If you like Chan-Wook Park’s Vengeance Trilogy, you’ll love I Saw the Devil. Director Kim Jee-Woon’s latest thriller doesn’t hold back and doesn’t hesitate to go where you really don’t (but secretly do) want it to go. Everyone endures torture (whether physical, emotional, or psychological) and nobody really comes out on top. But unlike Saw or Hostel, I Saw the Devil is a game of torture you can really get behind. It has all the makings of a classic gore-fest. Its inventively sick and twisted violence builds into a crescendo of mayhem comparable to Old Boy.
Read on for the review.
- Director: Kim Jee-Woon
- Writer: Park Hoon-jung
- Cinematographer: Lee Mogae
- Cast: Lee Byung-hun, Choi Min-sik
This is a revenge tail in which a young special agent’s fiancee is brutally murdered by a serial killer/rapist. He takes his revenge on him not by simply killing him, but by implanting a tracking device inside the killer and attacking him every time he tries to take another victim. It turns into a game of terror as he stalks the serial killer, breaking a wrist in one brawl, slicing his tendon in another – and taking him to the hospital to get bandaged up so he can do it again later. Of course, the tables turn on our hero when the killer gets wise to his tracking device. It ends with a gut-wrenching guillotine scene, after which it’s hard to decide the victor.
This film is definitely up to snuff in the Korean horror/thriller genre. It engages and manipulates the audience very insidiously and effectively. The world of the film seems to be peopled with serial killers who know each other– and at one point, it seems to turn into more of a villains versus villains type of story – which bad guy is a worse bad guy? Do we want our central villain to get killed by this new villain? NO! We want to see our hero maim our central villain more! And wait a second, our hero is far more violent than the serial killers; why am I okay with that…?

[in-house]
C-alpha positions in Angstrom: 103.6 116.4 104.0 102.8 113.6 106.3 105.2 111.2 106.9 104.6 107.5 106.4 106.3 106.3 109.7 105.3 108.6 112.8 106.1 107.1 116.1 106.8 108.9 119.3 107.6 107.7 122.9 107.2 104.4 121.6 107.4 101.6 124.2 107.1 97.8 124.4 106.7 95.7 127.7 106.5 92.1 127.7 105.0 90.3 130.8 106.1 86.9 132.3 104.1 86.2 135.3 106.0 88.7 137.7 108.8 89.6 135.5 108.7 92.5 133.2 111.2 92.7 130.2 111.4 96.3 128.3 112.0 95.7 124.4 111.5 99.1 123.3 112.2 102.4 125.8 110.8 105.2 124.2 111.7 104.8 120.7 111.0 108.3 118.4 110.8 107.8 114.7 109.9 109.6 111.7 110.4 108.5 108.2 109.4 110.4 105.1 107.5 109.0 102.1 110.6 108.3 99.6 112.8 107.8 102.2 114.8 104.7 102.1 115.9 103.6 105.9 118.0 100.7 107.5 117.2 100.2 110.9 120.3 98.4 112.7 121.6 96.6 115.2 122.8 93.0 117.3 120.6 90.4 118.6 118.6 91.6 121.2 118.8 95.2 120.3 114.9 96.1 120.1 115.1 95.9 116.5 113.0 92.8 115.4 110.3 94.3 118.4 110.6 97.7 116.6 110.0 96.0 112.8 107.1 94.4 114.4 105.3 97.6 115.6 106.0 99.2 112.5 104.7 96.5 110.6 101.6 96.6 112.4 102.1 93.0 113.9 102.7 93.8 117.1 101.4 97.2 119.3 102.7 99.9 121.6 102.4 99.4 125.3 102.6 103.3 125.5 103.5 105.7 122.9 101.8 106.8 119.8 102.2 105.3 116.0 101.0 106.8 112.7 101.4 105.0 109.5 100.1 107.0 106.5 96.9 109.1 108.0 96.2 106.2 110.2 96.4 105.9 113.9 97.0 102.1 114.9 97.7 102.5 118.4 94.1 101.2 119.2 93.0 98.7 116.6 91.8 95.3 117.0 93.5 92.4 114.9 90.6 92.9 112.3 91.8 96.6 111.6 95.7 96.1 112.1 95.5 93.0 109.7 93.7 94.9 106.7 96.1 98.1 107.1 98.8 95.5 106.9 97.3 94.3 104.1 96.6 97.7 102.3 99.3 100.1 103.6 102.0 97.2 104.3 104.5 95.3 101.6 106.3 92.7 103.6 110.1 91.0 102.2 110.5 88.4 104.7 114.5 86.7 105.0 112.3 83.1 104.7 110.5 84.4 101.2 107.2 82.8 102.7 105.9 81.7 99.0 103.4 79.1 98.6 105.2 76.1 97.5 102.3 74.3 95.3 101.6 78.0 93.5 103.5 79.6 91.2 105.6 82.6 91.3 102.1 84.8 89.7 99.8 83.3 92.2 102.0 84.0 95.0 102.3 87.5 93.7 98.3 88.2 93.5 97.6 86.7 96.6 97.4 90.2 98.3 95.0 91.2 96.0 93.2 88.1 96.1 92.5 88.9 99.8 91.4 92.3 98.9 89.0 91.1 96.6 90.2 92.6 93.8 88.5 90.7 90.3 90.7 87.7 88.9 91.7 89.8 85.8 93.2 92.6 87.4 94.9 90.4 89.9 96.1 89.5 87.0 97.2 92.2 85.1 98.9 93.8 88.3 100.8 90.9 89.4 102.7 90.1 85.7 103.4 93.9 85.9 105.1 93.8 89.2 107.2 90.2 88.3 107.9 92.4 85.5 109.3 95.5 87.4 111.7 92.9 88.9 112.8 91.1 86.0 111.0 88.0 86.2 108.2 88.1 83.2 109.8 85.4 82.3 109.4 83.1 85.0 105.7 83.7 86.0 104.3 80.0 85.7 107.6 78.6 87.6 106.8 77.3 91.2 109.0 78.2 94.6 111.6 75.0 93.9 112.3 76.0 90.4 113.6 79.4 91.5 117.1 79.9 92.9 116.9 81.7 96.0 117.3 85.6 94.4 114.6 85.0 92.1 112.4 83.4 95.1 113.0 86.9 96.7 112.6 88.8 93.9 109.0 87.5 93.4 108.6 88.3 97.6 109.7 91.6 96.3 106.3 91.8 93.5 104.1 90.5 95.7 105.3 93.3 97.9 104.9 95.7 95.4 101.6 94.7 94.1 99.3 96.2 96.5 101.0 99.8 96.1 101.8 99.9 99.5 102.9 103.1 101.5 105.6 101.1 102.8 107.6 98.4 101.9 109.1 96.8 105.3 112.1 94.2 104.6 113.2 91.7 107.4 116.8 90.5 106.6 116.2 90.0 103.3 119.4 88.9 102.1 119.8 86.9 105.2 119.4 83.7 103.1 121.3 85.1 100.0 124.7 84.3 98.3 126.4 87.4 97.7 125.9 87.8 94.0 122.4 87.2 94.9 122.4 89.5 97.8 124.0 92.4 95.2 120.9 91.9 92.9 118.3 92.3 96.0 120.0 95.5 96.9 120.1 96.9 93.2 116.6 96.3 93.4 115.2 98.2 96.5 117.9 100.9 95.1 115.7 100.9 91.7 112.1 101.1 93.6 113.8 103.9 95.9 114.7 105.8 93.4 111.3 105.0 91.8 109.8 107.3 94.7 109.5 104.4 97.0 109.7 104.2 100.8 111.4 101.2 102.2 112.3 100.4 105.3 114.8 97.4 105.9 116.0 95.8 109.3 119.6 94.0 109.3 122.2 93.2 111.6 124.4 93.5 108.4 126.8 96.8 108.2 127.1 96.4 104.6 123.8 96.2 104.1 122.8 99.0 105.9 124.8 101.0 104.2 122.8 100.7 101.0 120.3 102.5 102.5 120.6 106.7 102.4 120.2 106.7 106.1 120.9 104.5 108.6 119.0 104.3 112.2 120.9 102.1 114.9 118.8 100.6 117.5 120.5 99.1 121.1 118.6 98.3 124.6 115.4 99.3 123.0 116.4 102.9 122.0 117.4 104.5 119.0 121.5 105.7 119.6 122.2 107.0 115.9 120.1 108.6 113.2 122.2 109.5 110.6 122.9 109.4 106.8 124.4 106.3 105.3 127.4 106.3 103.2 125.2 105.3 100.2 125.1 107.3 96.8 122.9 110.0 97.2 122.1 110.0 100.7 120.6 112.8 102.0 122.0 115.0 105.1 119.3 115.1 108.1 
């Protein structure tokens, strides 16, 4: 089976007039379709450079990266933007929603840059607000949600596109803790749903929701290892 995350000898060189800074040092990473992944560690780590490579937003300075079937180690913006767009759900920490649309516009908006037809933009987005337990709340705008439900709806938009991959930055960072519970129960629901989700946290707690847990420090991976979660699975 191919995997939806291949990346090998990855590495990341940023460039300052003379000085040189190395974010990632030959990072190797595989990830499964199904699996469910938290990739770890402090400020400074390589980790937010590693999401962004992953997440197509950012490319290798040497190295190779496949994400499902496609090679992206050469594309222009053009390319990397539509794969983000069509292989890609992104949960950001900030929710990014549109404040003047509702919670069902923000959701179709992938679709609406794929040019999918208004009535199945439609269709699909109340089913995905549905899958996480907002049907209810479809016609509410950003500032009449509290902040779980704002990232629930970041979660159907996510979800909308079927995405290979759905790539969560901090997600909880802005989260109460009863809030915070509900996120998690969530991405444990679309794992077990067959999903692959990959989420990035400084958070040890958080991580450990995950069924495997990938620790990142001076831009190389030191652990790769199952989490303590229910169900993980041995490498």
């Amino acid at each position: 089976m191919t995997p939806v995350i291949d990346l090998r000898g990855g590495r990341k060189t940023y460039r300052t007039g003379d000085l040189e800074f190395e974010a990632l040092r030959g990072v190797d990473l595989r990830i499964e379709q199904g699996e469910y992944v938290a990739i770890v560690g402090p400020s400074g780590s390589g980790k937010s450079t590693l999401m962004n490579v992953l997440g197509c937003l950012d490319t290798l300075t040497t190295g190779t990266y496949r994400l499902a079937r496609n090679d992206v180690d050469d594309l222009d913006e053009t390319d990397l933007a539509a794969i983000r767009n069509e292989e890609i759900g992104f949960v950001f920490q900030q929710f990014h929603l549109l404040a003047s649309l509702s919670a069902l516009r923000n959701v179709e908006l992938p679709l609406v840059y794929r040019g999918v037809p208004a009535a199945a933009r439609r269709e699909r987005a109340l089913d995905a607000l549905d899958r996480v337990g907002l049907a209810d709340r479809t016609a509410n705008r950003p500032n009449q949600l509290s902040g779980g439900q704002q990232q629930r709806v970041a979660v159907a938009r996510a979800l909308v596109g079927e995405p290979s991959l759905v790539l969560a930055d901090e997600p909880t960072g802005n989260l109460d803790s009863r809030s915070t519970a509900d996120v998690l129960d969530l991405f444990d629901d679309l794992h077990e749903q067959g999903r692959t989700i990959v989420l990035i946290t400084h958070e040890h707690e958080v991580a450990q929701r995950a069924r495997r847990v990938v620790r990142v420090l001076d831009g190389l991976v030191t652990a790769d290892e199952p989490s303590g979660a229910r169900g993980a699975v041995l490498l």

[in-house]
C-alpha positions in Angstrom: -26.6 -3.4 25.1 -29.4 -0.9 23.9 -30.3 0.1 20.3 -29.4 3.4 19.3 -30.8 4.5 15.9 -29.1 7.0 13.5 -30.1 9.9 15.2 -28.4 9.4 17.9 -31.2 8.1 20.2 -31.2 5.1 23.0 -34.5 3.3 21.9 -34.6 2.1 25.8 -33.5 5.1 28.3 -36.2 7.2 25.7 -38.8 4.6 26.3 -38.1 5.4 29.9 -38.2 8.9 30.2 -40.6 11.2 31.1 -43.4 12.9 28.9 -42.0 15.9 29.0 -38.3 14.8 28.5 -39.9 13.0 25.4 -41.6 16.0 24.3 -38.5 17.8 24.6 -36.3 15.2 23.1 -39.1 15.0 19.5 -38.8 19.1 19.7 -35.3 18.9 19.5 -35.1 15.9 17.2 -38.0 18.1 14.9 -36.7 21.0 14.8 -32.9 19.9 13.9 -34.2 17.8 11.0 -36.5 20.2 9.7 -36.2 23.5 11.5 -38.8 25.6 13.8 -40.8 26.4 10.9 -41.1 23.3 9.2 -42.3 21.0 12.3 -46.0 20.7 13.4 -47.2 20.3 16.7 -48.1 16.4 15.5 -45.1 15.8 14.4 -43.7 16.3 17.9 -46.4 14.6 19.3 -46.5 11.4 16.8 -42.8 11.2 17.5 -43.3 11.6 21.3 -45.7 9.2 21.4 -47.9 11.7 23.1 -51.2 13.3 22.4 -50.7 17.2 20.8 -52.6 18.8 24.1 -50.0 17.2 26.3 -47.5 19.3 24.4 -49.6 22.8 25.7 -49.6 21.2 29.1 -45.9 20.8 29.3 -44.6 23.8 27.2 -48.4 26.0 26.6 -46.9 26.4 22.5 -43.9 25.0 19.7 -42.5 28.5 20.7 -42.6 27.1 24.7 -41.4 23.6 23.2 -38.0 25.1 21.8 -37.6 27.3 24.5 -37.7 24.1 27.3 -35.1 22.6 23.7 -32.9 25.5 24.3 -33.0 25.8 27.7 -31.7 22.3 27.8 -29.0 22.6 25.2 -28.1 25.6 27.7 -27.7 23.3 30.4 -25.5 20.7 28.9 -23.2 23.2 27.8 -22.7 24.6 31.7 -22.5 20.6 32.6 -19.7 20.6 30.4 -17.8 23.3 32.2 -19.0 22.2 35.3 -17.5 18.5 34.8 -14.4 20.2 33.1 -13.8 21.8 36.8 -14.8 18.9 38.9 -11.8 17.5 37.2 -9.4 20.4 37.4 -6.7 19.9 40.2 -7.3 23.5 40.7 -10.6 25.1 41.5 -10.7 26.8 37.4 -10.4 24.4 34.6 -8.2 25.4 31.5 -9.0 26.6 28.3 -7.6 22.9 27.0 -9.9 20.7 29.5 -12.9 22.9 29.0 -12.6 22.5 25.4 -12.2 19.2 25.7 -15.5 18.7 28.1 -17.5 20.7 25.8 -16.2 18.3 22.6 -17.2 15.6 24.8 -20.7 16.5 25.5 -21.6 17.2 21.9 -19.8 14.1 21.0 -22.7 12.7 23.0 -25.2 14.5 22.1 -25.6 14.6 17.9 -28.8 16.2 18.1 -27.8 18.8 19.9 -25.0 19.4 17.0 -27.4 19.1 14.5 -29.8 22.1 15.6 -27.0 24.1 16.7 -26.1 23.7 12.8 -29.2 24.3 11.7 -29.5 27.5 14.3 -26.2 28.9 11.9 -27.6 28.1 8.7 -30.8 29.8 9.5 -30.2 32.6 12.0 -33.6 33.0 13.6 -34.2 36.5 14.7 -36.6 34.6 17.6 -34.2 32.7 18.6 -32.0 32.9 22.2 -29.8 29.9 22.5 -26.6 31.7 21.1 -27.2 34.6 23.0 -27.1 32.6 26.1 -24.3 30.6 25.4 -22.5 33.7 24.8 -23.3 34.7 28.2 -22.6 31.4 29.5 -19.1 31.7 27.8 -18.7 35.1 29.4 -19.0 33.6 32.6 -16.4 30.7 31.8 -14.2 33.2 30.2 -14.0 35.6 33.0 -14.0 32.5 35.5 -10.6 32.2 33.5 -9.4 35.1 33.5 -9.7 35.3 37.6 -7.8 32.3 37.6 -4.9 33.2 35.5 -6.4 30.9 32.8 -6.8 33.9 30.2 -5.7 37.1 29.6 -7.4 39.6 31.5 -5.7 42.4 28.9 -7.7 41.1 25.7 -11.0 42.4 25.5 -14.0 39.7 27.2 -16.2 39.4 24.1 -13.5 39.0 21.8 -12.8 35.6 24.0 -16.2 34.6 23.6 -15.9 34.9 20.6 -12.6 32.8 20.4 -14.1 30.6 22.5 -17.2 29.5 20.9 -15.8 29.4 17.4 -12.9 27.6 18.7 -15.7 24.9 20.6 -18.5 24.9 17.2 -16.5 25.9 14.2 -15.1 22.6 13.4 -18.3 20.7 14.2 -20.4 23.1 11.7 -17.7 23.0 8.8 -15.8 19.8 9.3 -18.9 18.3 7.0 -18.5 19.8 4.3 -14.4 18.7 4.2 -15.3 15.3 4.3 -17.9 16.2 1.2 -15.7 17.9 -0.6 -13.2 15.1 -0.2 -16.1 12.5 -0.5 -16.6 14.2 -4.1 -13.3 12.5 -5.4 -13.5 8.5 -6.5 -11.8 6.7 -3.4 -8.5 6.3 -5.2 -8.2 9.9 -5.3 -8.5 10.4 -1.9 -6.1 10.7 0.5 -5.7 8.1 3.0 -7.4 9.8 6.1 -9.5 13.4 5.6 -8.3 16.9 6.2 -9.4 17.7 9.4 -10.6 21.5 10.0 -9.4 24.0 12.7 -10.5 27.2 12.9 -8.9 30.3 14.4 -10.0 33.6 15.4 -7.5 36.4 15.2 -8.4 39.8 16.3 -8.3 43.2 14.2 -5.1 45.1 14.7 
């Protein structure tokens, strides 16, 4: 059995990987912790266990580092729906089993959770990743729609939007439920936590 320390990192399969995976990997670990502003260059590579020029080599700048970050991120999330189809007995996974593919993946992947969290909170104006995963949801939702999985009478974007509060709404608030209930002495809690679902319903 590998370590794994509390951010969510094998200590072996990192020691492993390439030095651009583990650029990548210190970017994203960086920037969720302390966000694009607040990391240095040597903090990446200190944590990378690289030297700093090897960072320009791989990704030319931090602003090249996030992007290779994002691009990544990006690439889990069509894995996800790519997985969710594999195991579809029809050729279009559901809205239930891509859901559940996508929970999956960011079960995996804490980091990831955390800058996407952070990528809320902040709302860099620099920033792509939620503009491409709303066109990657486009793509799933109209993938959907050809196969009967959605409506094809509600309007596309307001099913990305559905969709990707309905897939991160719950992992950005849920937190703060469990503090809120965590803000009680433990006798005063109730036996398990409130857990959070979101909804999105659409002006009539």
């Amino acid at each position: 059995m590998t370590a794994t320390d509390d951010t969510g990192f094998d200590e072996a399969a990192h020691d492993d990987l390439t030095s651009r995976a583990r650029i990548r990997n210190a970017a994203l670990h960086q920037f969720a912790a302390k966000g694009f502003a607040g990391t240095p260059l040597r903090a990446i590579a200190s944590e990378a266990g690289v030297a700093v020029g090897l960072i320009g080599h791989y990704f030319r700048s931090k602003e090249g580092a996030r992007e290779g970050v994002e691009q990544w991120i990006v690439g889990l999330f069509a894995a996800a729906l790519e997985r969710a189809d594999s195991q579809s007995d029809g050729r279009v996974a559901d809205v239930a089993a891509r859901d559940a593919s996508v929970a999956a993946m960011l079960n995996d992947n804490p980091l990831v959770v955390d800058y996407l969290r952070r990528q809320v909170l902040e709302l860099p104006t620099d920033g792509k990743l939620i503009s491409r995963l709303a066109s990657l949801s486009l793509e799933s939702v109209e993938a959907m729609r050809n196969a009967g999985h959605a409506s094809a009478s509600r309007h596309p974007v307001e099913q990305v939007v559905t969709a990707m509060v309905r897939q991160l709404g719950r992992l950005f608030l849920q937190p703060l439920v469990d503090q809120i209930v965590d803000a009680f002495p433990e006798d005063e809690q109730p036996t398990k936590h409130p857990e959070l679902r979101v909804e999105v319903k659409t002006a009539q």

Every shot from beginning to end flawlessly conformed with the tone and purpose of the film. There were only a few “jump-out-at-you” moments, which can seem cheap if they’re over-numerous. But this film uses them very well, and they were far from the scariest scenes in the film. Kim Jee-Woon is a master craftsman of the well-built horror scene.
One thing to note is that this film is 141 minutes, and generally I have a hard time being exposed to violence for such a prolonged period. However, for the purposes of this film, it really worked. The length itself actually played a large part in the psychological horror of the film, which is the persistence of the hero to drag out his terrorism of the serial killer. It hooked me from the beginning and sustained momentum through the end.
The movie takes everyone’s worst nightmare and then matches it with everyone’s worst revenge fantasy. If you like gore and violence, you have to see this film.